The Hands of a Samurai

Jennifer Fliss

My father’s hands held many things. Grasped, grabbed, gripped. Around a throat. Around a bottle. Around the trigger of a gun. On the computer. Stirring a pot of stew, the air weeping with cayenne and cinnamon. Thick. Calloused. A gold band that holds him hostage. Wiry hands. No, his hands aren’t wiry, but thick with wiry hair like weeds on the pale skin. His hand throws bottles, knives, punches. They are paler than the rest of him, naked and fat. But the wiry hair is all over his corpse, even still. He was dying before he died. He was hopeful before he was hopeless. Around and around and around, the macabre—a dance, a thought, a corpus. His entire life for this. My entire childhood for that. His thick fingers could squeeze your arm until it turned pale pink, then white.

He used those hands to hold onto the samurai sword that was meant for decoration. In the dark, in the night, he pretended he was a samurai. Silently, he went through the motions. I saw reflected in the window, his body—large and undressed. The blinds were open. The urban dark landscape punctuated by lit up windows across the street. Other nocturnals. Others with fears. I stayed quiet around the corner. He thought everyone was asleep. He raised a stone foot, placed it down almost gracefully. He flicked his wrist and I envisioned an enemy’s head lopped off. I padded back down the hall, to my bed, to warmth. He tried for grace, but I still heard the mass of his foot as it landed in the cushion of the carpet. I imagined I could hear the fatal switch of his wrist, as I fell asleep and dreamed dreadful things.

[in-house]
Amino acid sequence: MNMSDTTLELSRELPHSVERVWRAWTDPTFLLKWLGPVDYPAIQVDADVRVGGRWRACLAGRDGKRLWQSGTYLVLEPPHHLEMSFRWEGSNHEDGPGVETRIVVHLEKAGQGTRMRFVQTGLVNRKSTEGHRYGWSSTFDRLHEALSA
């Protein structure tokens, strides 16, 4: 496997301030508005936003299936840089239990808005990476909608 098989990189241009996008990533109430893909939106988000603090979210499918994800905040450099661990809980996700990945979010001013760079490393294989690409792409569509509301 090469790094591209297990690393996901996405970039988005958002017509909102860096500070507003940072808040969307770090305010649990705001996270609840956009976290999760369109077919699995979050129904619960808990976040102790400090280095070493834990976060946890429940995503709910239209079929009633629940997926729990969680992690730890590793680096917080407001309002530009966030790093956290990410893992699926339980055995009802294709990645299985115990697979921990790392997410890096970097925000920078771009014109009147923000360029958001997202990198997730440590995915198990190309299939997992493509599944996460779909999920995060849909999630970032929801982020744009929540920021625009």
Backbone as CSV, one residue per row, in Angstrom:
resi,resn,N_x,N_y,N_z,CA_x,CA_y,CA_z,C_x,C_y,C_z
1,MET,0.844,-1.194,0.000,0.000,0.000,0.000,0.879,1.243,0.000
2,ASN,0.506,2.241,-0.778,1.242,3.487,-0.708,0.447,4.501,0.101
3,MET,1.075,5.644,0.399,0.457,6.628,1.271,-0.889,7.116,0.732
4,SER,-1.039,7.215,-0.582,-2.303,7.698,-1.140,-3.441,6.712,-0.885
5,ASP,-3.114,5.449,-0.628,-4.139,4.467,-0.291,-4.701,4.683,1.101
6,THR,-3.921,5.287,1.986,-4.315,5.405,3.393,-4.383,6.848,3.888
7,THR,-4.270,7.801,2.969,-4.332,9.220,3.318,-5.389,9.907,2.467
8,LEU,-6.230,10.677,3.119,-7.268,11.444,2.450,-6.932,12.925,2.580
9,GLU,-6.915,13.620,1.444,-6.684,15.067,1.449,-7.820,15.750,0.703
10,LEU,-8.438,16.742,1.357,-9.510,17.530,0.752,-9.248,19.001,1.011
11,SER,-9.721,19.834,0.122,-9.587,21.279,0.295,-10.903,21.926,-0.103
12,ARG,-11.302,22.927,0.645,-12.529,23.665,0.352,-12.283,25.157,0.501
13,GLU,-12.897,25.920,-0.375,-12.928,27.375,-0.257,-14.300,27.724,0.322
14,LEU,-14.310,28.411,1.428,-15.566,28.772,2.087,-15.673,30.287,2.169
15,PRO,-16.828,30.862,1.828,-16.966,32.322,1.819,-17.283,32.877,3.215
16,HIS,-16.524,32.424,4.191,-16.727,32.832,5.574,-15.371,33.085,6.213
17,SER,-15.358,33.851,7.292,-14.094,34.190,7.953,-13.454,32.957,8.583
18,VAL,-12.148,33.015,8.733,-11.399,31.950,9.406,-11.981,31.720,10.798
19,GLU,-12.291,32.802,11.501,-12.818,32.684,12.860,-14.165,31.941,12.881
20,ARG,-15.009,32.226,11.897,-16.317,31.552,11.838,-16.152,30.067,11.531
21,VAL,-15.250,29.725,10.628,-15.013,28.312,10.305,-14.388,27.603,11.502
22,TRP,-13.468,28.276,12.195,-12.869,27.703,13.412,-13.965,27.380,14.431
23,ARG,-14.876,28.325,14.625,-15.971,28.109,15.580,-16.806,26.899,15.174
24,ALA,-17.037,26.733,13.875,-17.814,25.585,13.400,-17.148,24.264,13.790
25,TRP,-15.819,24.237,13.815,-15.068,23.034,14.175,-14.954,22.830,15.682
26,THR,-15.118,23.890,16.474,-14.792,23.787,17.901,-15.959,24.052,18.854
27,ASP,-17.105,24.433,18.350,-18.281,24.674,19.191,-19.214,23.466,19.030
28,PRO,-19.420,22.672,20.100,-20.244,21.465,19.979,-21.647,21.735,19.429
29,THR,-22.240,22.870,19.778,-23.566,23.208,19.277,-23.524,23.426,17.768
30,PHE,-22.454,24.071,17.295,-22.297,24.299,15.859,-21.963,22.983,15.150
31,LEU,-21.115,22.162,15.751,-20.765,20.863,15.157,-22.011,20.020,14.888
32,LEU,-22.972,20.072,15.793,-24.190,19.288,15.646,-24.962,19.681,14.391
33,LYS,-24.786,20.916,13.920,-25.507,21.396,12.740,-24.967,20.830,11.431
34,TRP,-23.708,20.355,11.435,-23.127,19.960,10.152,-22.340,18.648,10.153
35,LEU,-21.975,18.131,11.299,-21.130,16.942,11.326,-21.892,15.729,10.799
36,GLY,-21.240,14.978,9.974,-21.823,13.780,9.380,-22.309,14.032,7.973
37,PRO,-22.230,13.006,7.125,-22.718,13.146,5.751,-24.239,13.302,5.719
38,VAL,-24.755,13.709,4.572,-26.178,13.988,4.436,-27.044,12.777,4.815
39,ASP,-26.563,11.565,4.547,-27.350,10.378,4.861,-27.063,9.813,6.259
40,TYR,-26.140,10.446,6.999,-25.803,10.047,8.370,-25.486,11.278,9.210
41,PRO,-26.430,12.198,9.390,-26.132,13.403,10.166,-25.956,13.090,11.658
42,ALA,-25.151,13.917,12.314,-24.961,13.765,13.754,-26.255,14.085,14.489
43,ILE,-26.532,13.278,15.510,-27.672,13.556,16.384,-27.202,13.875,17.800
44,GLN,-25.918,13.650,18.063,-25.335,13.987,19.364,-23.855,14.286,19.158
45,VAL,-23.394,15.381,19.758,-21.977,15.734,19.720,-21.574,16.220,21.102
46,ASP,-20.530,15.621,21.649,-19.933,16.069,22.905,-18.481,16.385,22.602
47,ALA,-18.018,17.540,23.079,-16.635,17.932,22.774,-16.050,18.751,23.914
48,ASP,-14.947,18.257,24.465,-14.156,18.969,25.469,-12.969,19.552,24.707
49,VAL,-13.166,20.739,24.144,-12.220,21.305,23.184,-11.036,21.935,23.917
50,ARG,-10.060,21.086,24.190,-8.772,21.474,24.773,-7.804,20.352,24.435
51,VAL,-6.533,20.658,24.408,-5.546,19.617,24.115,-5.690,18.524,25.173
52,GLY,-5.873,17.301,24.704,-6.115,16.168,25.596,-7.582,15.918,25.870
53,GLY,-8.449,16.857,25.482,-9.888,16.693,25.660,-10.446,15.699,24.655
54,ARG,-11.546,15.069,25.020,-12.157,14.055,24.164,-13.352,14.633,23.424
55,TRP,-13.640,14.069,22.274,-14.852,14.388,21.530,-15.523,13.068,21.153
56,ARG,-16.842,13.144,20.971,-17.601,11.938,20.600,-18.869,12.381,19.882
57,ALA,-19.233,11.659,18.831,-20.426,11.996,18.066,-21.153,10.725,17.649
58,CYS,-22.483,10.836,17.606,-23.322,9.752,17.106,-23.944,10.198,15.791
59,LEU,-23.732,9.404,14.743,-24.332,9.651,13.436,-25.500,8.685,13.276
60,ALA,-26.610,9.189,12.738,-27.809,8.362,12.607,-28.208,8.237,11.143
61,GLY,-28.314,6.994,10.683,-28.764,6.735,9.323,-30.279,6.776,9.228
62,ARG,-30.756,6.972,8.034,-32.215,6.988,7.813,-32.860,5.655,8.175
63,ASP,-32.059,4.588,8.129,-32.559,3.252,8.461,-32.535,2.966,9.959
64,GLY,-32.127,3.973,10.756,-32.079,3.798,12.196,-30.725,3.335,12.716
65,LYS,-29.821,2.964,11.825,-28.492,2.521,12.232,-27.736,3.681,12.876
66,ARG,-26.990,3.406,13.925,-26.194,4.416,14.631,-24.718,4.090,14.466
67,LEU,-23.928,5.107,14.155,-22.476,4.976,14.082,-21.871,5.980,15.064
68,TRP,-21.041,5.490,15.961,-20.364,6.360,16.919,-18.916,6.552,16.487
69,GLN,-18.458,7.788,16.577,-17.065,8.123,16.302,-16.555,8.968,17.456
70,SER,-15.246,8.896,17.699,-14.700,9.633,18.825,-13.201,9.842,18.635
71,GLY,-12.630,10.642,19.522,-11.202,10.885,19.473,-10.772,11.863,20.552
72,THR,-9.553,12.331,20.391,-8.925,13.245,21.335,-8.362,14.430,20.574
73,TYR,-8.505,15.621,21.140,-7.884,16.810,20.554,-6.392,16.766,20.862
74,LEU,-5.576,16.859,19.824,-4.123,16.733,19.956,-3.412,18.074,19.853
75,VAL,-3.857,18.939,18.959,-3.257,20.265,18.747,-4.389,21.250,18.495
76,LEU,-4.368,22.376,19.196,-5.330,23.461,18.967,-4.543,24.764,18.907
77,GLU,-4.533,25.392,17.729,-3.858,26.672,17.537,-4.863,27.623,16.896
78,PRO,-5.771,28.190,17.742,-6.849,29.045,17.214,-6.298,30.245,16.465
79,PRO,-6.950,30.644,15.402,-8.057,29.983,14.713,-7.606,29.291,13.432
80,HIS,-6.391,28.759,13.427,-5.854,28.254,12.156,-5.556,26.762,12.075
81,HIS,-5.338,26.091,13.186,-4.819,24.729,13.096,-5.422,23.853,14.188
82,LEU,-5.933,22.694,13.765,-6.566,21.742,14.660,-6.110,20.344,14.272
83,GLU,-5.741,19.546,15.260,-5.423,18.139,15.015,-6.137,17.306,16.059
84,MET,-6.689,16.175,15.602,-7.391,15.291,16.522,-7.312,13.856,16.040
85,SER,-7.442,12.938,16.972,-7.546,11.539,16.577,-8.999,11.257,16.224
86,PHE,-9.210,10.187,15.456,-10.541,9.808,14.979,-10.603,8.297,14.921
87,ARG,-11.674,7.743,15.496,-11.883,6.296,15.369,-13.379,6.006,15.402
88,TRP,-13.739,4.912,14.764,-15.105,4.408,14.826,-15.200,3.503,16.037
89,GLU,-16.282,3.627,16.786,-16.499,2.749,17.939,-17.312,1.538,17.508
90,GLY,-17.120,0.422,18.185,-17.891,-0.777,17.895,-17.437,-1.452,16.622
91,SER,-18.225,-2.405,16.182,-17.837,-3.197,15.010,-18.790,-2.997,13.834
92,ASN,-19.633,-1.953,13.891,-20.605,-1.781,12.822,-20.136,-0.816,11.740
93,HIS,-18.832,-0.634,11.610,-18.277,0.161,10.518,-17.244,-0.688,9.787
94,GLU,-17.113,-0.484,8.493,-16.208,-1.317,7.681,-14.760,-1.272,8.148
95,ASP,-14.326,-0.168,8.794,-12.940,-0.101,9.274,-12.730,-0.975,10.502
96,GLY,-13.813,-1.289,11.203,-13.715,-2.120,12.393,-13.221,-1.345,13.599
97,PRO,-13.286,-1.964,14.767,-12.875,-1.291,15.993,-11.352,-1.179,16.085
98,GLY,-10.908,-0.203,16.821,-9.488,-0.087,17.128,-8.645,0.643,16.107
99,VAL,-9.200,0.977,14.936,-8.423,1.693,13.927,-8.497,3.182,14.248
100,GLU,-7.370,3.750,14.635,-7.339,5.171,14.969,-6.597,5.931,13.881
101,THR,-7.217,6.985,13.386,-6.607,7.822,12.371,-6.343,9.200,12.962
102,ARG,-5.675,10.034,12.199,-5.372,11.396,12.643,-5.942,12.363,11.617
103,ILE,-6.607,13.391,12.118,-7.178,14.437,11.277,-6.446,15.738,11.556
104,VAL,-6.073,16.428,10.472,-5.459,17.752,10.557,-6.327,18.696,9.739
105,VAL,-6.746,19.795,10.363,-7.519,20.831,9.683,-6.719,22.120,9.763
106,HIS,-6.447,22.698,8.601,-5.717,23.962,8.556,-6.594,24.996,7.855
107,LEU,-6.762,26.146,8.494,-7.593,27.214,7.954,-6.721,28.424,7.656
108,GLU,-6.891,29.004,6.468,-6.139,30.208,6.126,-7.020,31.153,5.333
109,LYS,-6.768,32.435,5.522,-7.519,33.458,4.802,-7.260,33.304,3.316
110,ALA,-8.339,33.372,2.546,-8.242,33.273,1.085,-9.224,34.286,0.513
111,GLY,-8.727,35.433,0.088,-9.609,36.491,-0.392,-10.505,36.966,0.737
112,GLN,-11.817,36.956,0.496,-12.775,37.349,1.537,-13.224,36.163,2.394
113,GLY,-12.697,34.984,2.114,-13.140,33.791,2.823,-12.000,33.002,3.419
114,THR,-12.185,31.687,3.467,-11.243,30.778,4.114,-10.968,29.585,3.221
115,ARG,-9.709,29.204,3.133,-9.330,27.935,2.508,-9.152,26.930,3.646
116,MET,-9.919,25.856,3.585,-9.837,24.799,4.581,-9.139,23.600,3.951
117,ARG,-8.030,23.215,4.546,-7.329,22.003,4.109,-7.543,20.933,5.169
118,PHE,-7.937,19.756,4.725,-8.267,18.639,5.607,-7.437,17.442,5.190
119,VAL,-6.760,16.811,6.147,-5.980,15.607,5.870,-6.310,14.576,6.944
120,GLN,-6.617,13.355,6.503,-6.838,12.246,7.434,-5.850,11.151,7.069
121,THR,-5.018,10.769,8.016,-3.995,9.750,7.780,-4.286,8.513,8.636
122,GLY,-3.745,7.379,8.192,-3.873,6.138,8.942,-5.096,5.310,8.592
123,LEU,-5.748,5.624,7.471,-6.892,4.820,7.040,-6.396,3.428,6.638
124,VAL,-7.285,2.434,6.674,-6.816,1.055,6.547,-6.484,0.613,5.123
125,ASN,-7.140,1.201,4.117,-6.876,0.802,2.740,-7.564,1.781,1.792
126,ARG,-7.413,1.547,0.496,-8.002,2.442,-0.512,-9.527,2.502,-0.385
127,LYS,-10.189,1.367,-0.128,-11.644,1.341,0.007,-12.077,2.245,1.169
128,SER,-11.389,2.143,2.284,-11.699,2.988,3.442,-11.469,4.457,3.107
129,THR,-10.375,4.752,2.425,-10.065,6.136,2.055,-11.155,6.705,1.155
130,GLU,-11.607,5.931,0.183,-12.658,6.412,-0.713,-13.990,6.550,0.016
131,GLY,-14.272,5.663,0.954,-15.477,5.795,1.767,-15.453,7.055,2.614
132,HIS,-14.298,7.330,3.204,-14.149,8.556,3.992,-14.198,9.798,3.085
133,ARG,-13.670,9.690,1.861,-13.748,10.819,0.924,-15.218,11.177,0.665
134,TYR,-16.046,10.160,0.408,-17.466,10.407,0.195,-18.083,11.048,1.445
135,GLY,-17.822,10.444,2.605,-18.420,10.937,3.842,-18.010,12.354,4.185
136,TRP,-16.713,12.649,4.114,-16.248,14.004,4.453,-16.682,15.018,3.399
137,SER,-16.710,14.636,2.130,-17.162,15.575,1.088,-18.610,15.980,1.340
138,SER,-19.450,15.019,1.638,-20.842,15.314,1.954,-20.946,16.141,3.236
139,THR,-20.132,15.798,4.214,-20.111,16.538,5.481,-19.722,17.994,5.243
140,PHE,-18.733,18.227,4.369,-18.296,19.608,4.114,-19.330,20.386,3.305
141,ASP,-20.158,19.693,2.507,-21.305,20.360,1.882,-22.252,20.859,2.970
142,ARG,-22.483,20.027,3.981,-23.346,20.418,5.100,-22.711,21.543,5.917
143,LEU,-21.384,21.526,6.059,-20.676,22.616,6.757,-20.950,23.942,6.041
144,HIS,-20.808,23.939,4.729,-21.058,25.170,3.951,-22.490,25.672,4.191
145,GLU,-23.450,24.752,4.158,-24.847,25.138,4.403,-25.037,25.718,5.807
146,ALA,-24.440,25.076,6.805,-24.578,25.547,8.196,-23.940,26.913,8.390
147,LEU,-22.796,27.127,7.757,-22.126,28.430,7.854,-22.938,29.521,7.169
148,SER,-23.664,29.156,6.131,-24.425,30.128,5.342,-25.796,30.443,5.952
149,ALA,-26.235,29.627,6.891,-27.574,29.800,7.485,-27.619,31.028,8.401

Jennifer Fliss is a Seattle-based fiction and essay writer whose work has appeared or is forthcoming in PANK, The Citron Review, Necessary Fiction, The Rumpus, Hippocampus and elsewhere.


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